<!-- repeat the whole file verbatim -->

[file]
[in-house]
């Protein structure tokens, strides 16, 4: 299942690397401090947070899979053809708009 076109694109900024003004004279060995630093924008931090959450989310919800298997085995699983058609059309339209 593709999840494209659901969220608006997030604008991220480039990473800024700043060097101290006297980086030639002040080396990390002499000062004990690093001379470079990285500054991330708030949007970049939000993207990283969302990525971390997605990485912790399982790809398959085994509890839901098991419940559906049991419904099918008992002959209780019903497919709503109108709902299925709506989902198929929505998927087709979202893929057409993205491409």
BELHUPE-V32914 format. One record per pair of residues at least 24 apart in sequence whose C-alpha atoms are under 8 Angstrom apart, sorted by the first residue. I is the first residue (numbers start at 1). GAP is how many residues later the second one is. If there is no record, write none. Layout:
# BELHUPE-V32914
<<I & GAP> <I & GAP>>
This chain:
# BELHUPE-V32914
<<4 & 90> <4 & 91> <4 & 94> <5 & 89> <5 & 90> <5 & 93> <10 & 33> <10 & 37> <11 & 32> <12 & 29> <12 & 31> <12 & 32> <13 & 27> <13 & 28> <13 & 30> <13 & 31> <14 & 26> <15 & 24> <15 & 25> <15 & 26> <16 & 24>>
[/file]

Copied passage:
[in-house]
């Protein structure tokens, strides 16, 4: 299942690397401090947070899979053809708009 076109694109900024003004004279060995630093924008931090959450989310919800298997085995699983058609059309339209 593709999840494209659901969220608006997030604008991220480039990473800024700043060097101290006297980086030639002040080396990390002499000062004990690093001379470079990285500054991330708030949007970049939000993207990283969302990525971390997605990485912790399982790809398959085994509890839901098991419940559906049991419904099918008992002959209780019903497919709503109108709902299925709506989902198929929505998927087709979202893929057409993205491409």
BELHUPE-V32914 format. One record per pair of residues at least 24 apart in sequence whose C-alpha atoms are under 8 Angstrom apart, sorted by the first residue. I is the first residue (numbers start at 1). GAP is how many residues later the second one is. If there is no record, write none. Layout:
# BELHUPE-V32914
<<I & GAP> <I & GAP>>
This chain:
# BELHUPE-V32914
<<4 & 90> <4 & 91> <4 & 94> <5 & 89> <5 & 90> <5 & 93> <10 & 33> <10 & 37> <11 & 32> <12 & 29> <12 & 31> <12 & 32> <13 & 27> <13 & 28> <13 & 30> <13 & 31> <14 & 26> <15 & 24> <15 & 25> <15 & 26> <16 & 24>>